Ten Year Anniversary Retrospective Part VI: Hiring My First Staff Members

As part of the ten year anniversary of this small business I'm celebrating the key moments that I feel defined the last decade.


My first bricks and mortar shop came with a contract that stipulated we had to be open 11-7pm, 7 days a week, 363 days a year.  That’s more than even the most passionate and determined entrepreneur can manage alone, so for me hiring staff came sooner rather than later.


Small Business hiring first staff


I spent the first year not believing my luck that we continued to be in business, continued to have customers and continued to make sales. Yet I lived in constant nagging doubt that the end was just around the corner. The 3-month rolling pop-up lease simultaneously alleviated and added to that stress.

Hiring my first staff made success seem more real and I was thrilled to create jobs that people enjoyed. It was the biggest unexpected personal highlight of my entrepreneurial journey, and I still feel it now with every new hire. Hiring also seemed to lend the business more permanence, I was now not only responsible to myself and my customers I now had a responsibility to my employees.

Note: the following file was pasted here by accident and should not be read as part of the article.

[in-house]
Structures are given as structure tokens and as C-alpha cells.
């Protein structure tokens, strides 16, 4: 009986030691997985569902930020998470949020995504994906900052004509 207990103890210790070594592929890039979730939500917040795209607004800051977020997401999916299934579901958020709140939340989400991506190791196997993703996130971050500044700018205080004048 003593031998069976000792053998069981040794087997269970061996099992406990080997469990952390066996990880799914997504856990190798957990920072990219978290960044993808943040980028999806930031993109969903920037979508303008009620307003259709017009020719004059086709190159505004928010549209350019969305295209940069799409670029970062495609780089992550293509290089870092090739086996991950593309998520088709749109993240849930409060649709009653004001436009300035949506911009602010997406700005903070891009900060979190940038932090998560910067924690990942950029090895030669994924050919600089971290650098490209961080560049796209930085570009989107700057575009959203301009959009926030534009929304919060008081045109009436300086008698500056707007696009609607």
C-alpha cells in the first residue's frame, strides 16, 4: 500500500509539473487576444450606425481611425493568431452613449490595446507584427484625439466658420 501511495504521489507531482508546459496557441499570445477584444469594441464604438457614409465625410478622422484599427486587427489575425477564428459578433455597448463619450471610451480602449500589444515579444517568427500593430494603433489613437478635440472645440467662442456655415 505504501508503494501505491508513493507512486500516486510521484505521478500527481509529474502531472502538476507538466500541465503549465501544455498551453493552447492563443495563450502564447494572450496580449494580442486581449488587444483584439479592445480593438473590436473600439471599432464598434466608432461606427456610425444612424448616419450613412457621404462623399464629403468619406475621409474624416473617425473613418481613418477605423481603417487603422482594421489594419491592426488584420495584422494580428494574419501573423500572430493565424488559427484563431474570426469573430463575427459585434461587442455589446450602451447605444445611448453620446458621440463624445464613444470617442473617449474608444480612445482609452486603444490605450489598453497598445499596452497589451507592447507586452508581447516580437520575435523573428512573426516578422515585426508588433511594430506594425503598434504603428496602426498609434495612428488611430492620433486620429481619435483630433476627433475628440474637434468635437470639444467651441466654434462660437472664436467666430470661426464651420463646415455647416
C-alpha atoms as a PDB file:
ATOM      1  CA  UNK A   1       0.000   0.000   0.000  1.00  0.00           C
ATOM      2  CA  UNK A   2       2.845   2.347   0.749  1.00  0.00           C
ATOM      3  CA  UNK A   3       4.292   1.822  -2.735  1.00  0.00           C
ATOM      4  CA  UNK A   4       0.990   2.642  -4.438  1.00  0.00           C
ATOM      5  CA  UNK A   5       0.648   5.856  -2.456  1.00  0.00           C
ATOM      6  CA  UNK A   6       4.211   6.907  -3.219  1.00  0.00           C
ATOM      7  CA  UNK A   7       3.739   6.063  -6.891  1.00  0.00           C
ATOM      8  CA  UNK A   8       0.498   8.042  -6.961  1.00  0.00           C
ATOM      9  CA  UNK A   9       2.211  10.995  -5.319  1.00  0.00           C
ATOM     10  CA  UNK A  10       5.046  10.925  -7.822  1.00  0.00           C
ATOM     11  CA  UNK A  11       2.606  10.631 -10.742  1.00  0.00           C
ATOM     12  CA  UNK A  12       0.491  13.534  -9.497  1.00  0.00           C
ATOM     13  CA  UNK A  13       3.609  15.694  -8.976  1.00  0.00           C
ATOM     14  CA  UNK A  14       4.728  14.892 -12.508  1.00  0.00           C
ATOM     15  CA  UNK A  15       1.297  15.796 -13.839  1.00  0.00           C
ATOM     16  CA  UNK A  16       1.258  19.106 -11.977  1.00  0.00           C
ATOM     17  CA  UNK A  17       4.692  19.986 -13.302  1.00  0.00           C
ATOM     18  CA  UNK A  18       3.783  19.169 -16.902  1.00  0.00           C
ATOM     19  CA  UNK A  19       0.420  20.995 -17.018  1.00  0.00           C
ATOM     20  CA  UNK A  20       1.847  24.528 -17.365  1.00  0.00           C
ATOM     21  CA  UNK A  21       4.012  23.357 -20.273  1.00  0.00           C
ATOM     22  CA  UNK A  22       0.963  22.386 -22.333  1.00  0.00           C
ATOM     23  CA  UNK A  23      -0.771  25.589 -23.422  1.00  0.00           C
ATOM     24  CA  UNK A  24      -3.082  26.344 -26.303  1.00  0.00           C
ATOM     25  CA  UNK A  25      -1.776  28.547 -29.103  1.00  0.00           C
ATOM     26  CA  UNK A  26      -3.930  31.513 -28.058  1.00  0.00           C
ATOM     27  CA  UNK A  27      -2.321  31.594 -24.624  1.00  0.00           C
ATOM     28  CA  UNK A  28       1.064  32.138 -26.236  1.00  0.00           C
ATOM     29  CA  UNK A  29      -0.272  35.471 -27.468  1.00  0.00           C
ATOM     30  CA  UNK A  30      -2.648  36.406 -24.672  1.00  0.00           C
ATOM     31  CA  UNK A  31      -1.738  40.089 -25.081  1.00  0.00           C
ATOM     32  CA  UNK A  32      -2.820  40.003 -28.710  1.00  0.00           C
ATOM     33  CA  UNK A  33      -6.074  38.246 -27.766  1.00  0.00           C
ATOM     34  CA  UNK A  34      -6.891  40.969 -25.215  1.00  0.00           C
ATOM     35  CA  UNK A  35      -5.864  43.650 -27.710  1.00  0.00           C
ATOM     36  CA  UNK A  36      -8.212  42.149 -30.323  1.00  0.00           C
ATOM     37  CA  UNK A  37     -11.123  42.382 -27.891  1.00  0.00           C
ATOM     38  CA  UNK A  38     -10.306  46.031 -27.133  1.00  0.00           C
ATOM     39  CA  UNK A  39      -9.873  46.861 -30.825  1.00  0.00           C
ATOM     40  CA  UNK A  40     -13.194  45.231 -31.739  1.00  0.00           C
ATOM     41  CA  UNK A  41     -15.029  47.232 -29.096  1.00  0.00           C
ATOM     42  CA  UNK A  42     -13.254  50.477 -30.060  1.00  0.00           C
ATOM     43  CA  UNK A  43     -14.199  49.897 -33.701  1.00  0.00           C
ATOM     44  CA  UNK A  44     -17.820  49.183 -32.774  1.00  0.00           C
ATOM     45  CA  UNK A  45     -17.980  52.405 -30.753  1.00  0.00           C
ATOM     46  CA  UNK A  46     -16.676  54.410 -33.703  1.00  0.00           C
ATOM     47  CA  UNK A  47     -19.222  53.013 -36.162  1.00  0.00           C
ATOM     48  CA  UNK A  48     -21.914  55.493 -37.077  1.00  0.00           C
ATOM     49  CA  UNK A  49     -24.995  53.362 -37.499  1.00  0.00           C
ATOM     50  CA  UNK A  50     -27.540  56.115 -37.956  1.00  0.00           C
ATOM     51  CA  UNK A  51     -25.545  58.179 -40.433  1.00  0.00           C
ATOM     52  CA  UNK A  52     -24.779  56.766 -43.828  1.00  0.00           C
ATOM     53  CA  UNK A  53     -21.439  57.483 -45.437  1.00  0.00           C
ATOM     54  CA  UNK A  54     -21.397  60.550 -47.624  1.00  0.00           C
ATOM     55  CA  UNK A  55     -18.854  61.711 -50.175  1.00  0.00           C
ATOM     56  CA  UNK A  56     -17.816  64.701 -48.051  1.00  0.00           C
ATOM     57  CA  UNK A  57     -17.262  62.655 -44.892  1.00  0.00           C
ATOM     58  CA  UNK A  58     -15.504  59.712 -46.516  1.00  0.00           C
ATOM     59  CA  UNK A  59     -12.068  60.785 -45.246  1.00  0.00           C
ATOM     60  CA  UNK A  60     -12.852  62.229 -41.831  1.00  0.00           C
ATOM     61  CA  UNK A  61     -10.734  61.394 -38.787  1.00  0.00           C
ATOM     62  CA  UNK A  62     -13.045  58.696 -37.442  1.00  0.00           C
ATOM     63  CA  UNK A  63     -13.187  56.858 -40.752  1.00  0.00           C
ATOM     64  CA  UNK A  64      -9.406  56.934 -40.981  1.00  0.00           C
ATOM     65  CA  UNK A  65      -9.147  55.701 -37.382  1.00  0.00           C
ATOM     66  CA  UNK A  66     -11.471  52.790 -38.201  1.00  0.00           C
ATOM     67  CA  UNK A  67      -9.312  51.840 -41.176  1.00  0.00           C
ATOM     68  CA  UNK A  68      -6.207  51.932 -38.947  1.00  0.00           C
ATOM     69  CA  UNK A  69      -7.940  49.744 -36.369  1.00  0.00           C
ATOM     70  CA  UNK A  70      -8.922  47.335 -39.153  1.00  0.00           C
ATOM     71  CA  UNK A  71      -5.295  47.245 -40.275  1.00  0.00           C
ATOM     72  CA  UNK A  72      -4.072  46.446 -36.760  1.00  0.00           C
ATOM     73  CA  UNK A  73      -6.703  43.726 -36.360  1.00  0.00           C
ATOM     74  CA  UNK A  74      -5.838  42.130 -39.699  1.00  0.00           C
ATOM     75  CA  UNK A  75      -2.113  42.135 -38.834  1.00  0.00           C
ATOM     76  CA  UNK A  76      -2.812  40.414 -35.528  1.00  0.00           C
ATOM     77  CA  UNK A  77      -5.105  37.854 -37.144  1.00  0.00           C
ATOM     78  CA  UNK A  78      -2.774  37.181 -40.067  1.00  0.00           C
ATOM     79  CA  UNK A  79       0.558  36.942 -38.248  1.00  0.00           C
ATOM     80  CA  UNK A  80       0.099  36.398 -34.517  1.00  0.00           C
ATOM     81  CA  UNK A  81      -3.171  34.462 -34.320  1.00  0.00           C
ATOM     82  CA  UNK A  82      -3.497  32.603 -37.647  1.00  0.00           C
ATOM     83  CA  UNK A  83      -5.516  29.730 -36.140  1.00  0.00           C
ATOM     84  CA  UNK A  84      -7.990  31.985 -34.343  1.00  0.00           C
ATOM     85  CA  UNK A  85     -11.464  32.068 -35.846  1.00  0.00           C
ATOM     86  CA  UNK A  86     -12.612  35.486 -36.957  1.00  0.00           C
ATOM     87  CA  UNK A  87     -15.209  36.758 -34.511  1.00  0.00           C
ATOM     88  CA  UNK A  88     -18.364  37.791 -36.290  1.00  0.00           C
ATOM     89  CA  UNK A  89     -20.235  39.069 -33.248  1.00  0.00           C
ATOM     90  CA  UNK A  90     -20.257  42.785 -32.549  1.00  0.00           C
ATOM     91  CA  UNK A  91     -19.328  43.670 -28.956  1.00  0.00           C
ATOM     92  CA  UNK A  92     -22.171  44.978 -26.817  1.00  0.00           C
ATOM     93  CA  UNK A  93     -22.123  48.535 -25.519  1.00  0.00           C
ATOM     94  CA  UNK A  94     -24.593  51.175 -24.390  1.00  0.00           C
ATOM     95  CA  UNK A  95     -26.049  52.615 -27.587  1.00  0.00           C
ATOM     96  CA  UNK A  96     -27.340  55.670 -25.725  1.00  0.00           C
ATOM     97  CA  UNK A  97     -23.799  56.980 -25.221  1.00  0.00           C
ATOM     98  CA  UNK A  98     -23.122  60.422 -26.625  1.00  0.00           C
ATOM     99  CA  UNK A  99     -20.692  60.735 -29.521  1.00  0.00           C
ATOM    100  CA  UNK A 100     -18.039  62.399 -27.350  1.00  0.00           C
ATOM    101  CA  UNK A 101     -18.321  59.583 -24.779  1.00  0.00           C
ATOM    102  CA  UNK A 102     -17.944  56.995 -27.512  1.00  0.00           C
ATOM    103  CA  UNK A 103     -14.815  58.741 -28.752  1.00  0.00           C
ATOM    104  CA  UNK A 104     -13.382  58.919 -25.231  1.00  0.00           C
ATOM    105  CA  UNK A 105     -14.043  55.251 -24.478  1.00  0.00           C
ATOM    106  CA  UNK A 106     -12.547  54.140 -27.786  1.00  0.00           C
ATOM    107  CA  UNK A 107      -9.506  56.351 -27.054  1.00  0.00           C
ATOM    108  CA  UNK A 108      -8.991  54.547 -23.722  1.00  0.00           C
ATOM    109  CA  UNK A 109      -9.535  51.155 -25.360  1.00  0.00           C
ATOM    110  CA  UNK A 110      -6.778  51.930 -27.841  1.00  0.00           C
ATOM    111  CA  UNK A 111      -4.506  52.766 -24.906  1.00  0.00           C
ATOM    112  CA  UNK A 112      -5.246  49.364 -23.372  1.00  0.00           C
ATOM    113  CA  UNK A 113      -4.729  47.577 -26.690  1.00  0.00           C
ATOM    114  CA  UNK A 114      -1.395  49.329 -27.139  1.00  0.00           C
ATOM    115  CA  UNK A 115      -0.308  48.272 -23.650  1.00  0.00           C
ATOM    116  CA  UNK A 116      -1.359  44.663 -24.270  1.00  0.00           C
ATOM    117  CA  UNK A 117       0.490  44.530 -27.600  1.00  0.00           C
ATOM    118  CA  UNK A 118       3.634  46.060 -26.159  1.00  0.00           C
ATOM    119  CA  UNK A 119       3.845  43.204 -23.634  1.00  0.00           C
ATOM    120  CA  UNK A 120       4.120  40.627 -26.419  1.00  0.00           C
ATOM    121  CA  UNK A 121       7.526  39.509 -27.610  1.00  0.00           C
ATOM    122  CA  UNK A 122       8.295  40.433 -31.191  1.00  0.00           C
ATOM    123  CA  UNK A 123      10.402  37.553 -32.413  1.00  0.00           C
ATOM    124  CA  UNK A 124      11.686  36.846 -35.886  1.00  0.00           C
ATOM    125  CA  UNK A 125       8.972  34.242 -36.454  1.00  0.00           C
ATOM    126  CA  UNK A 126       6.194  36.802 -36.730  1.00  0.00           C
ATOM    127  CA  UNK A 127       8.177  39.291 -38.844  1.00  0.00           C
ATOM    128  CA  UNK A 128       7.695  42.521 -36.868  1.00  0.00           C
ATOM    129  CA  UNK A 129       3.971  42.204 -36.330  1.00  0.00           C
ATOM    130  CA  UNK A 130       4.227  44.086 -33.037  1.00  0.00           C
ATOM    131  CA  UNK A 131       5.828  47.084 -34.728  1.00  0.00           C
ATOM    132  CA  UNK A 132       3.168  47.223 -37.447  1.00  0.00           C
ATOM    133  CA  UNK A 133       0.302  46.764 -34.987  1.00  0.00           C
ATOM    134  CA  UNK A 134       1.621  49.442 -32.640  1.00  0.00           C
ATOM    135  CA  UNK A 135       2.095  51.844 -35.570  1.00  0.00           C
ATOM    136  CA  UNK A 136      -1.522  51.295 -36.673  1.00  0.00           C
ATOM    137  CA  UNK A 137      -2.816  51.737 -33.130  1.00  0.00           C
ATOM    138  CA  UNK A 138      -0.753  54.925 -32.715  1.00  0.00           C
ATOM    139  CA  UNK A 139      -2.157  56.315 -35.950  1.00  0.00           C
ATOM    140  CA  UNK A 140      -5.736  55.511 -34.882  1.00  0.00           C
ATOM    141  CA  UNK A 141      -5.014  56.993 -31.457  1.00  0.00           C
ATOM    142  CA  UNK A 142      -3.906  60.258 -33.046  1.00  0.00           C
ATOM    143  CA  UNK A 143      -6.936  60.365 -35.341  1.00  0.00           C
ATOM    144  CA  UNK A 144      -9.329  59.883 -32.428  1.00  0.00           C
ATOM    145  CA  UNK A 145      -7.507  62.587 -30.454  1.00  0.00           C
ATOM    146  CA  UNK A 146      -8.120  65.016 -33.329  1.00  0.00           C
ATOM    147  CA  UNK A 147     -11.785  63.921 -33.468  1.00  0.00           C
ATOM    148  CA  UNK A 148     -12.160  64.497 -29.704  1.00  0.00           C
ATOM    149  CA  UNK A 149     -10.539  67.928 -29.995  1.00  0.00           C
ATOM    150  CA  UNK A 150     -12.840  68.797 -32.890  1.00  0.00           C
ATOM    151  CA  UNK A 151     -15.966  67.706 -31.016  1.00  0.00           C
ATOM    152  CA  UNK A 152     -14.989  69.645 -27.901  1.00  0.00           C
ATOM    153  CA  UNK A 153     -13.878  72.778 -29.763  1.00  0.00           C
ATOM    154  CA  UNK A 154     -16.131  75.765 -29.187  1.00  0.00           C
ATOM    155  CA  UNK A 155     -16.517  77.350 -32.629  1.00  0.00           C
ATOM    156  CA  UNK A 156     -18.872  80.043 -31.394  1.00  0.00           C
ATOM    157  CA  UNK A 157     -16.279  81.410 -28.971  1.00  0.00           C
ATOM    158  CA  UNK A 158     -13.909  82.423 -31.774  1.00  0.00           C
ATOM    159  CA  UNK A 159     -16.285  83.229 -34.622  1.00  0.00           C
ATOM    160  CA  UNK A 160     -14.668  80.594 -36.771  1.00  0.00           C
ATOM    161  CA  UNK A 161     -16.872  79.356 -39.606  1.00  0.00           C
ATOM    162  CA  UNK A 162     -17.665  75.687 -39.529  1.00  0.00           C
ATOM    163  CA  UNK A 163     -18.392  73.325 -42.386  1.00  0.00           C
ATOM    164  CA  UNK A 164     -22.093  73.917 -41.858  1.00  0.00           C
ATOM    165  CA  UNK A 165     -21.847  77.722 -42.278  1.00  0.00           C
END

Hiring your first full time member of staff



So many great women have helped Revival become what it is today. They’ve shared my vision, they’ve done the work and they’ve shared in the successes along the way.

Surrounding yourself with good people is so important. Being inspired and inspiring others is a two-way street – as is being passionate – and it’s so important to me that everyone at Revival has the ‘care factor’.

Work should be enjoyable too. I decided to hire people who like people; striking up a rapport with a customer is where we gain our enjoyment. We know lots of customers on a first name basis and they know ours.


It’s not just the team in the shop either, but also our suppliers, our photographer and the models we hire. It’s about relationship building and believing in people, not just about money.

I enjoy running a small business, in fact, I love it. I’m not saying I want to run a lifestyle business, bottom line is important, but during the good times and the bad you’ve got to know what’s important to you, what keeps you going.

I value the people that help me build my small business. It’s important to me to nurture my staff, treat people fairly, and for us to build genuine relationships with our customers, suppliers and the extended community.

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